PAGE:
Back Then, Before the Great War

Today’s quote by Joseph Roth takes us back to the times before the Great War – times which, when I was growing up, were still habitually referred to by the oldest generation as ‘those happy times of peace’. Not that any of them actually could remember those times – theirs would have been the generation born during or immediately after the Great War. Roth on the other hand was born in 1894 and wrote these lines – oozing nostalgia – in 1932. Enjoy!

Quote of the Week:

Joseph Roth (1894-1939)

Back then, before the Great War, when the incidents reported on these pages took place, it was not yet a matter of indifference whether a person lived or died. If a life was snuffed out from the host of the living, another life did not instantly replace it and make people forget the deceased. Instead, a gap remained where he had been, and both the near and distant witnesses of his demise fell silent whenever they saw this gap.

If a fire devoured a house in a row of houses in a street, the charred site remained empty for a long time. For the bricklayers worked slowly and leisurely, and when the closest neighbours as well as casual passersby looked at the empty lot, they remembered the shape and the walls of the vanished house.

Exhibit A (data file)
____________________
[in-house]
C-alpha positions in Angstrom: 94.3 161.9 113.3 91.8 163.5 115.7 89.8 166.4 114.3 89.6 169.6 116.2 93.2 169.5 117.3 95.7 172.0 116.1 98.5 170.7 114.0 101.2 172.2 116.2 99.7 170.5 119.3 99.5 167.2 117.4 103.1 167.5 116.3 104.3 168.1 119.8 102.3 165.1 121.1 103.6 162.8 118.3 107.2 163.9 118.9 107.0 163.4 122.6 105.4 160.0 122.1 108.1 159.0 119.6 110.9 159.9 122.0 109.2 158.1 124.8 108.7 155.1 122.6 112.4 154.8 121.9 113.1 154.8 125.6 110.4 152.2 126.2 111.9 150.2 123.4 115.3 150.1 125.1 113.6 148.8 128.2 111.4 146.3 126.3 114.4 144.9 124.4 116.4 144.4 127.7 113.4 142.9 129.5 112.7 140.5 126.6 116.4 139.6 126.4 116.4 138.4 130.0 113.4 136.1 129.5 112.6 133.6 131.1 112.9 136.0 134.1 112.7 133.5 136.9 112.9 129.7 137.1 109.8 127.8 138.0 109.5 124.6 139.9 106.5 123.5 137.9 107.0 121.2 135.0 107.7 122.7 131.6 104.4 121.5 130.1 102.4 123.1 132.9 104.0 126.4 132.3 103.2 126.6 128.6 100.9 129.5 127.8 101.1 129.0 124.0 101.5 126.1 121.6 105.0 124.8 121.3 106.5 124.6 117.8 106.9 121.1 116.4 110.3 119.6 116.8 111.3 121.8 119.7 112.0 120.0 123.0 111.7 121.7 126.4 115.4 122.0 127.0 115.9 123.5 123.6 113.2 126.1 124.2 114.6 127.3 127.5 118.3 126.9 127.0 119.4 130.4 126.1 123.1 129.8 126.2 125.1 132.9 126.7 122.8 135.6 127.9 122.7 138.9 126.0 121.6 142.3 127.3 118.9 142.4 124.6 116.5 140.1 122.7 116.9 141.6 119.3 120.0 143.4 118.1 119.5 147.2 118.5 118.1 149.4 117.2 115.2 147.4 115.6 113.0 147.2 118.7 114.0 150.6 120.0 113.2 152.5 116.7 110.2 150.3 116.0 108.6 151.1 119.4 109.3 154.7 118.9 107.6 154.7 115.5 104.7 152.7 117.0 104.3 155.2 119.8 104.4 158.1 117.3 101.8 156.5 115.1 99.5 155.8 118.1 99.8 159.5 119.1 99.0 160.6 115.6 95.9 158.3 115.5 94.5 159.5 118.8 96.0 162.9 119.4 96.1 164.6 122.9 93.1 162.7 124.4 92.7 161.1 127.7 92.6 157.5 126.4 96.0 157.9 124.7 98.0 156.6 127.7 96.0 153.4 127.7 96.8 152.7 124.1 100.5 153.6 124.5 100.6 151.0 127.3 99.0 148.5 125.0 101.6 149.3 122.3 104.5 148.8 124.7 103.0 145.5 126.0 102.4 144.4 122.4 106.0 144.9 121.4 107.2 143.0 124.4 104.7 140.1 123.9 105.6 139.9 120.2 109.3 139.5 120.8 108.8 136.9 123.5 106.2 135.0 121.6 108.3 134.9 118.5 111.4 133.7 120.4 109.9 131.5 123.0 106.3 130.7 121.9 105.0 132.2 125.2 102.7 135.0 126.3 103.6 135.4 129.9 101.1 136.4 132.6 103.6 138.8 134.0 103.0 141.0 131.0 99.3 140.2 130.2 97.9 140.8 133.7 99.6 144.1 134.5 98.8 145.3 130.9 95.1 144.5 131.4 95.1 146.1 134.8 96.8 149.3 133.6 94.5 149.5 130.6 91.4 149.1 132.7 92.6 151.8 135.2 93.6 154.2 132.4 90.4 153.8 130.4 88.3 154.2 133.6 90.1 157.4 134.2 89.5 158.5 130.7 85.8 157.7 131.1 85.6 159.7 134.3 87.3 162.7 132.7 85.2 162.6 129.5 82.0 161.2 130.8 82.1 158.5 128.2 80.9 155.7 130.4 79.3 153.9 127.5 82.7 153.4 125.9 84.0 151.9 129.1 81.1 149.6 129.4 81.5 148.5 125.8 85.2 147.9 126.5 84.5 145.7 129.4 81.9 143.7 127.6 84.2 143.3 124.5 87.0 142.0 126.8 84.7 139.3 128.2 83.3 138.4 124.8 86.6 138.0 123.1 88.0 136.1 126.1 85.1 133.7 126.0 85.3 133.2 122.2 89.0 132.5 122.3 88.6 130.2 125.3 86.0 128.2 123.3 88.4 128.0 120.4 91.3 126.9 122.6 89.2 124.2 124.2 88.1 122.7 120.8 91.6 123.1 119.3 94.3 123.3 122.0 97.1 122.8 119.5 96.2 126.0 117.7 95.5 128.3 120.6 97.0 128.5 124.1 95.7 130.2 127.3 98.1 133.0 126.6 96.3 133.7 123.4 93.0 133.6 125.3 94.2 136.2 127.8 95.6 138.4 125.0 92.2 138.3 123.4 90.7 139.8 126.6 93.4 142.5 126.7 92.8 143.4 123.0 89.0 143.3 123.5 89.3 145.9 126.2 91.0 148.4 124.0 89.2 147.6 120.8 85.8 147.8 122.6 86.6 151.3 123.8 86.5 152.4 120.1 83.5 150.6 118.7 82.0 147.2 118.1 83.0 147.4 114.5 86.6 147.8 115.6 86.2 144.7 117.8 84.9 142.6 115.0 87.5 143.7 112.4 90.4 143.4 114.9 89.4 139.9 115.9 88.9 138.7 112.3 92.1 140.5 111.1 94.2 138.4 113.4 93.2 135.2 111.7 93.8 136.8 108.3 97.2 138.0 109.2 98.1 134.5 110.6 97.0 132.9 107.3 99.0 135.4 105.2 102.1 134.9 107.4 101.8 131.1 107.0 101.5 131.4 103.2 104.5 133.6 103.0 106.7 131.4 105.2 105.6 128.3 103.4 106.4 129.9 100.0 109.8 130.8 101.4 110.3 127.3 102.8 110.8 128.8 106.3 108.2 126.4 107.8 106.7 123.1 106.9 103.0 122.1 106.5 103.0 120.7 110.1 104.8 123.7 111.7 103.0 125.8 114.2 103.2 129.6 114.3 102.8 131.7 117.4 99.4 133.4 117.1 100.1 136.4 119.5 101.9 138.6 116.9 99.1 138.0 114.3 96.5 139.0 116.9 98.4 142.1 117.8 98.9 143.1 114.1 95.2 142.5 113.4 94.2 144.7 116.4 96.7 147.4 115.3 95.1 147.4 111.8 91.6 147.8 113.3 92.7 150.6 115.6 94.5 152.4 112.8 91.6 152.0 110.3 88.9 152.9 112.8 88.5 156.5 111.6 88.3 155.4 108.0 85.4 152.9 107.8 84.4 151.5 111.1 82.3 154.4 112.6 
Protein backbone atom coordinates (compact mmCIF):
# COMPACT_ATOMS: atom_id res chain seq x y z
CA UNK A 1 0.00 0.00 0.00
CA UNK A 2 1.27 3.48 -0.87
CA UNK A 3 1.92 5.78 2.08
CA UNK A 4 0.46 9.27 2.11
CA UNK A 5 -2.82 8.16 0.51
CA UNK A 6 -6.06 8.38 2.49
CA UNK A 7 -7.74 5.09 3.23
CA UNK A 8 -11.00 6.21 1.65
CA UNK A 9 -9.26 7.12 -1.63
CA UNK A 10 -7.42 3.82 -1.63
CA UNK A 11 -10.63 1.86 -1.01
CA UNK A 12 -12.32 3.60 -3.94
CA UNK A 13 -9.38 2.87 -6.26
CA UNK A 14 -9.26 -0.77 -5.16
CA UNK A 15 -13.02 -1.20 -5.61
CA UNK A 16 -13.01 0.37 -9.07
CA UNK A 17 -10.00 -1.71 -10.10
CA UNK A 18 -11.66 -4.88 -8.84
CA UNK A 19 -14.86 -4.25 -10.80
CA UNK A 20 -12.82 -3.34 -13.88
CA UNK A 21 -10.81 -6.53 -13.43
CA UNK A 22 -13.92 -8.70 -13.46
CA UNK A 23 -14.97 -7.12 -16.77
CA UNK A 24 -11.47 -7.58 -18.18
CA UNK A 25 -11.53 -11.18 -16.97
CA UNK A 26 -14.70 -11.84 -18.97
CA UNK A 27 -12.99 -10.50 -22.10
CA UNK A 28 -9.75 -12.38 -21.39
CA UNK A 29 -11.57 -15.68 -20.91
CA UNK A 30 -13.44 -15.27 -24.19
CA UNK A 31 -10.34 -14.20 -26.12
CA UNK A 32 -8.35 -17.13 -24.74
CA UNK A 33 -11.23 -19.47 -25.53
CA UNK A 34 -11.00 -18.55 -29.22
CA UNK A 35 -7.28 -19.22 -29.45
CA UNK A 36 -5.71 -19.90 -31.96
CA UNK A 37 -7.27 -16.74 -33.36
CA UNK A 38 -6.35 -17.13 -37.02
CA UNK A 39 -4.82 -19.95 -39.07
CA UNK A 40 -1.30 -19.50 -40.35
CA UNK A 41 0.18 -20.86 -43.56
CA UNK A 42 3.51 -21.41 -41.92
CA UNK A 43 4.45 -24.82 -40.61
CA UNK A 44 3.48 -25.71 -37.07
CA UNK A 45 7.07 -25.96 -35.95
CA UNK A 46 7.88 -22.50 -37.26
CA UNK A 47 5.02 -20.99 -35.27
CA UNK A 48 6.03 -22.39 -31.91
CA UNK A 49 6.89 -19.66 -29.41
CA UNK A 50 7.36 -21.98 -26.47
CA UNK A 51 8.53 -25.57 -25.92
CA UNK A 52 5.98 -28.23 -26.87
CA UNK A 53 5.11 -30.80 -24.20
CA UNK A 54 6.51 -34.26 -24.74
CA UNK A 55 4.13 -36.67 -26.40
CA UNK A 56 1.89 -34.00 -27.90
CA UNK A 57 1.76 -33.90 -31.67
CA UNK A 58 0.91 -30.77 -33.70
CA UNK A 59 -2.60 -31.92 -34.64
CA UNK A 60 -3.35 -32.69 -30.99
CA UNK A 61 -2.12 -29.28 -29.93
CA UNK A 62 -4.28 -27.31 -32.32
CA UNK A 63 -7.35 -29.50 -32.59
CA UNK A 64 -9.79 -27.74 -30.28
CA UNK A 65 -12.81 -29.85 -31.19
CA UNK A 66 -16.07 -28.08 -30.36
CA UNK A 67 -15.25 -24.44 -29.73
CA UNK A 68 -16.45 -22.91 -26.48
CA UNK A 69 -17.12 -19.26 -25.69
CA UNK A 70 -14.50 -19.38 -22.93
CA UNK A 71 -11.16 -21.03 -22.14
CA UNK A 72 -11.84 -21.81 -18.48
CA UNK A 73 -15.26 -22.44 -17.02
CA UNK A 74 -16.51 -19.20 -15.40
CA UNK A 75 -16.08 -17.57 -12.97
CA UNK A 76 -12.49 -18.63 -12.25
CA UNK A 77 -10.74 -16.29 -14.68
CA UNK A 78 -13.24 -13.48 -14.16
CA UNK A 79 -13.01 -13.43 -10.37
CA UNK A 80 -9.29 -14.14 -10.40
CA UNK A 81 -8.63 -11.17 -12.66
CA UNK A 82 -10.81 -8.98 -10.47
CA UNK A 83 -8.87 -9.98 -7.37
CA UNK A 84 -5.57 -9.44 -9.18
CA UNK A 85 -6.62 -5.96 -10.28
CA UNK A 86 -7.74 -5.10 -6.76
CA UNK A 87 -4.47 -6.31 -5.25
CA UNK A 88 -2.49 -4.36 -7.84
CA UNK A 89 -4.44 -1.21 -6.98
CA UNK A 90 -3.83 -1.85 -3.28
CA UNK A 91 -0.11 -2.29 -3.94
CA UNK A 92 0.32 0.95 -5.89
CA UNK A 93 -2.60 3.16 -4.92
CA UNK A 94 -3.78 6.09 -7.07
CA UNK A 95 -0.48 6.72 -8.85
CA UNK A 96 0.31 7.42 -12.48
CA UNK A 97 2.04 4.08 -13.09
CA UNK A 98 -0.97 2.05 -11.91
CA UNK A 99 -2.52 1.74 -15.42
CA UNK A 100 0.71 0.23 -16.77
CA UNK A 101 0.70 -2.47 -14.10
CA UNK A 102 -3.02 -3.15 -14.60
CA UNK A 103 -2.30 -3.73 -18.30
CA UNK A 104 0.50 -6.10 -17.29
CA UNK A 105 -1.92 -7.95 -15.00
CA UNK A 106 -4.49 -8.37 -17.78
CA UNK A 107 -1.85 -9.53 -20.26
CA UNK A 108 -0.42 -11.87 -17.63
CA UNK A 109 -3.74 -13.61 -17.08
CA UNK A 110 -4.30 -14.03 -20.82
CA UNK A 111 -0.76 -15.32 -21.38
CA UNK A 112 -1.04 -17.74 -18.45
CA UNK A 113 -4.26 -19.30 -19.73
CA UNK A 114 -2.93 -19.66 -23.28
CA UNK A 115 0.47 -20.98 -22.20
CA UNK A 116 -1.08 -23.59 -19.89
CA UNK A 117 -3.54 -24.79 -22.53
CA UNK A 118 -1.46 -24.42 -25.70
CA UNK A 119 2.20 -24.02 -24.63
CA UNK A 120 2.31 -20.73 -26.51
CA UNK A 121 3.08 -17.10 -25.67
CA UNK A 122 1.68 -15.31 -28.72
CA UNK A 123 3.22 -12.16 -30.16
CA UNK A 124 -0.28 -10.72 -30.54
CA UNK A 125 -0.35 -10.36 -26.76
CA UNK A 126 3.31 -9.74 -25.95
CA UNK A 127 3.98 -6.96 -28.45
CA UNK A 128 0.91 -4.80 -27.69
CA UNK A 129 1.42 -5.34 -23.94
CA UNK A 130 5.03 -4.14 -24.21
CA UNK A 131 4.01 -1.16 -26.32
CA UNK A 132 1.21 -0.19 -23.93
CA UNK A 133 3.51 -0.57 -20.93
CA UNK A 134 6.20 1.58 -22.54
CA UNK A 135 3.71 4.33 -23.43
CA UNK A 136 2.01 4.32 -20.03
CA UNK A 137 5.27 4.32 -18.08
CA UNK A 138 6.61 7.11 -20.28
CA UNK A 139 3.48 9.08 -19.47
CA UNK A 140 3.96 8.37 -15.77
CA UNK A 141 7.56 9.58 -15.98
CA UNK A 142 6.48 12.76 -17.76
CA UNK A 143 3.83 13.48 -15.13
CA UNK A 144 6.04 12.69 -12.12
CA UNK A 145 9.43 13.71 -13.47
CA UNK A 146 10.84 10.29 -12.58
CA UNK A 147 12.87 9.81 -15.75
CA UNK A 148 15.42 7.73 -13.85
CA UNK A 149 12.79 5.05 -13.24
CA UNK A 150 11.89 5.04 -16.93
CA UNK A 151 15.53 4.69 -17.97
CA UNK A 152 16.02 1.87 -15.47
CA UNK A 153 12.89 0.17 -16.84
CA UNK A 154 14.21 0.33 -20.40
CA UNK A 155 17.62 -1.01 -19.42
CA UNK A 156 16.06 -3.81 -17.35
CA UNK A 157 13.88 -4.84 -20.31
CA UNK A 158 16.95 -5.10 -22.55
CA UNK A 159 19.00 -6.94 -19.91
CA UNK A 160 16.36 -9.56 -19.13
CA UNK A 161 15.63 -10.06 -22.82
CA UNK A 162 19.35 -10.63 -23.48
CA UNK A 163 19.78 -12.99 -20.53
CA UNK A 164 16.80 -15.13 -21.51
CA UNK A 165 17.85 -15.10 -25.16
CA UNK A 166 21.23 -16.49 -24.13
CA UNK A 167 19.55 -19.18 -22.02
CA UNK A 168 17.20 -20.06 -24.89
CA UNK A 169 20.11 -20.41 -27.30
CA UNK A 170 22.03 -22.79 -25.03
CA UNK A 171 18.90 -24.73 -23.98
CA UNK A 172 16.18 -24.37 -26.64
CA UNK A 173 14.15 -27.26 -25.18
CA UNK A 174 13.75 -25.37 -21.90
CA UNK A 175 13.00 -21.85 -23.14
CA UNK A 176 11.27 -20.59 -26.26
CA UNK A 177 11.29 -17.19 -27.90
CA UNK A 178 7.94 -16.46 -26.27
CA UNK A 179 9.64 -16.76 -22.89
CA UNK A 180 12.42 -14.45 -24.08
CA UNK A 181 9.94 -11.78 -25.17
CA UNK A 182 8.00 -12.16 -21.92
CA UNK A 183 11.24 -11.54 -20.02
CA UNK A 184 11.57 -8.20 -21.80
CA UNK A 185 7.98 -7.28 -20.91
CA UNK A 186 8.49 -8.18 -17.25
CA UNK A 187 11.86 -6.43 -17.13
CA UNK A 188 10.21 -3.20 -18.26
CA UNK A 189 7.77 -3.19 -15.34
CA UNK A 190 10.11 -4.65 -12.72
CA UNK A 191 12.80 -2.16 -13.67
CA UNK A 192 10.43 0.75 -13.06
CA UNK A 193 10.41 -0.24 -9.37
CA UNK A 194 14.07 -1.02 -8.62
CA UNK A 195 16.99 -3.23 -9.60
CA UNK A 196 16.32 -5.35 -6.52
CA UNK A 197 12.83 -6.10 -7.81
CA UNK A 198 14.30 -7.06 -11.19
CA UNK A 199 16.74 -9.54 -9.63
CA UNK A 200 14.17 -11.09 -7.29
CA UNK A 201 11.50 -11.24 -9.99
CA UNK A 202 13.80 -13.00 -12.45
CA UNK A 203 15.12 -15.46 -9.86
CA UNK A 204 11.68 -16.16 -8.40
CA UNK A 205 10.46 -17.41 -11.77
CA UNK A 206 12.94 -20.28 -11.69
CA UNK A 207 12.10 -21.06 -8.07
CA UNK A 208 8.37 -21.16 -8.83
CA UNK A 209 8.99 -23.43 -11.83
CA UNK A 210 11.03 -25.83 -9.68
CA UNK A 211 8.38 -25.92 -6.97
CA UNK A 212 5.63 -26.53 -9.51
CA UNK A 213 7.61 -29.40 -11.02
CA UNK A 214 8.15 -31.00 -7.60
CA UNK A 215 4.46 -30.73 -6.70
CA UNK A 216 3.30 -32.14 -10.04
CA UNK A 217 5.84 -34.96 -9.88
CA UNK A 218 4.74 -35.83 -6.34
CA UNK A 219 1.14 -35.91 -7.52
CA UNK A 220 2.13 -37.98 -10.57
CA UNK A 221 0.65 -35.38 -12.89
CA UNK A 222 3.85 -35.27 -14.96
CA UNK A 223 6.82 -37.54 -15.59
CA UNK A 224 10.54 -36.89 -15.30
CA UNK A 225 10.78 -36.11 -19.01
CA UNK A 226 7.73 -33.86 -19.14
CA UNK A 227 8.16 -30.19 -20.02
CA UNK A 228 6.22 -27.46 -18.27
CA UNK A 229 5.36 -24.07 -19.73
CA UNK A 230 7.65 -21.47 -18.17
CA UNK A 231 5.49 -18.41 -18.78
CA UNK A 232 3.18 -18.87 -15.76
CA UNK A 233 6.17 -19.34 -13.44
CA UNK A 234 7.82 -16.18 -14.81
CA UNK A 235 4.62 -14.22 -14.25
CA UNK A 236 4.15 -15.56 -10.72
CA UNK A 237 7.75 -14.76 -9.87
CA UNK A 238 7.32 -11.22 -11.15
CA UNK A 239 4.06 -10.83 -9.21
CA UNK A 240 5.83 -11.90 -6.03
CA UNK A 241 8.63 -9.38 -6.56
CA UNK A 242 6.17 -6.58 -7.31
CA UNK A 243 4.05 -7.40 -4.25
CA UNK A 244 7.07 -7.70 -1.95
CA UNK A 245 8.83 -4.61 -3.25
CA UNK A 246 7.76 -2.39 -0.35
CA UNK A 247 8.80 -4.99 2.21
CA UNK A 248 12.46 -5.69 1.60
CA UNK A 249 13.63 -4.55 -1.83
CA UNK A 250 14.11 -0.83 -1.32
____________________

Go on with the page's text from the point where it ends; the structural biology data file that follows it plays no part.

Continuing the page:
That was how things were back then. Anything that grew took its time growing, and anything that perished took a long time to be forgotten. But everything that had once existed left its traces, and people lived on memories just as they now live on the ability to forget quickly and emphatically.

(Joseph Roth: The Radetzky March)

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A Thought of Marcus Aurelius

Quote of the Week:

Marcus Aurrelius Antoninus (121-180 AD)

And thou wilt give thyself relief if thou doest every act of thy life as if it were the last, laying aside all carelessness and passionate aversion from the commands of reason, and all hypocrisy, and self-love, and discontent with the portion which has been given to thee.

(Marcus Aurelius: The Thoughts)

A very Zen-like advice from the Roman emperor Marcus Aurelius, aka ‘the philosopher king’.

Links:
The Thoughts of Marcus Aurelius, available for free download from Project Gutenberg

A Snowy Morning (Una mañana de nieve)

(Avanza el texto para leer esto en castellano.)

Quote of the Week:

We sleep, and at length awake to the still reality of a winter morning. The snow lies warm as cotton or down upon the window-sill; the broadened sash and frosted panes admit a dim and private light, which enhances the snug cheer within. The stillness of the morning is impressive. The floor creaks under our feet as we move toward the window to look abroad through some clear space over the fields. We see the roofs stand under their snow burden. From the eaves and fences hang stalactites of snow, and in the yard stand stalagmites covering some concealed core. The trees and shrubs rear white arms to the sky on every side; and where were walls and fences, we see fantastic forms stretching in frolic gambols across the dusky landscape, as if nature had strewn her fresh designs over the fields by night as models for man’s art.